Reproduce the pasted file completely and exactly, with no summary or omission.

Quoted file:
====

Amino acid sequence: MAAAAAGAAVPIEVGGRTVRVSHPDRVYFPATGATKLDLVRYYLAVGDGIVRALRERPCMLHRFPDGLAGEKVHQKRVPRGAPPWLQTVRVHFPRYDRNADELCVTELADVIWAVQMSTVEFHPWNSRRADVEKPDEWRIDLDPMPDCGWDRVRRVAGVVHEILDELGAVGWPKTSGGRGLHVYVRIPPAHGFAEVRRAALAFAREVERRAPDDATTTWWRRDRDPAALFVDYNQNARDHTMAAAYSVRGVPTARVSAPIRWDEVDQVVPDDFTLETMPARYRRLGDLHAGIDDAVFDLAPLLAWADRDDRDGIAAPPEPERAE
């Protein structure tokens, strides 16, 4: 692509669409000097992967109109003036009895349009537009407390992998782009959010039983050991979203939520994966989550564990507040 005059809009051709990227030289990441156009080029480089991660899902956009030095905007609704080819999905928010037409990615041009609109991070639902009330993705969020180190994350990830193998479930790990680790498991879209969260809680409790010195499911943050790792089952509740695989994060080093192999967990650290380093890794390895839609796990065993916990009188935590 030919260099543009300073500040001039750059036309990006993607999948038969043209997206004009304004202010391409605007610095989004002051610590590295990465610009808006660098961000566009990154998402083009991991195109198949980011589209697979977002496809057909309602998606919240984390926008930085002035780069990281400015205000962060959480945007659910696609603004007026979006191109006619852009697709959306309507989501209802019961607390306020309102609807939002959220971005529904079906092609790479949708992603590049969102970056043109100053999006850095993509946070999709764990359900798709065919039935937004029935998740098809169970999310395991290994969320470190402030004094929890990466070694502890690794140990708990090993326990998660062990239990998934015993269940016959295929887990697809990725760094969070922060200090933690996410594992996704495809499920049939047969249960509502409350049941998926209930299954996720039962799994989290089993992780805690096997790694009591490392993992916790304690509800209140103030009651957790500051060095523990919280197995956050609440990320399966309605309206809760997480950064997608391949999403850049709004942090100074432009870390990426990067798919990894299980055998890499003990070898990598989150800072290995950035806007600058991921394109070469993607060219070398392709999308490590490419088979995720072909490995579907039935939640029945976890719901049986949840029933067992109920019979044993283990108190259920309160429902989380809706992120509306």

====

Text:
Amino acid sequence: MAAAAAGAAVPIEVGGRTVRVSHPDRVYFPATGATKLDLVRYYLAVGDGIVRALRERPCMLHRFPDGLAGEKVHQKRVPRGAPPWLQTVRVHFPRYDRNADELCVTELADVIWAVQMSTVEFHPWNSRRADVEKPDEWRIDLDPMPDCGWDRVRRVAGVVHEILDELGAVGWPKTSGGRGLHVYVRIPPAHGFAEVRRAALAFAREVERRAPDDATTTWWRRDRDPAALFVDYNQNARDHTMAAAYSVRGVPTARVSAPIRWDEVDQVVPDDFTLETMPARYRRLGDLHAGIDDAVFDLAPLLAWADRDDRDGIAAPPEPERAE
């Protein structure tokens, strides 16, 4: 692509669409000097992967109109003036009895349009537009407390992998782009959010039983050991979203939520994966989550564990507040 005059809009051709990227030289990441156009080029480089991660899902956009030095905007609704080819999905928010037409990615041009609109991070639902009330993705969020180190994350990830193998479930790990680790498991879209969260809680409790010195499911943050790792089952509740695989994060080093192999967990650290380093890794390895839609796990065993916990009188935590 030919260099543009300073500040001039750059036309990006993607999948038969043209997206004009304004202010391409605007610095989004002051610590590295990465610009808006660098961000566009990154998402083009991991195109198949980011589209697979977002496809057909309602998606919240984390926008930085002035780069990281400015205000962060959480945007659910696609603004007026979006191109006619852009697709959306309507989501209802019961607390306020309102609807939002959220971005529904079906092609790479949708992603590049969102970056043109100053999006850095993509946070999709764990359900798709065919039935937004029935998740098809169970999310395991290994969320470190402030004094929890990466070694502890690794140990708990090993326990998660062990239990998934015993269940016959295929887990697809990725760094969070922060200090933690996410594992996704495809499920049939047969249960509502409350049941998926209930299954996720039962799994989290089993992780805690096997790694009591490392993992916790304690509800209140103030009651957790500051060095523990919280197995956050609440990320399966309605309206809760997480950064997608391949999403850049709004942090100074432009870390990426990067798919990894299980055998890499003990070898990598989150800072290995950035806007600058991921394109070469993607060219070398392709999308490590490419088979995720072909490995579907039935939640029945976890719901049986949840029933067992109920019979044993283990108190259920309160429902989380809706992120509306």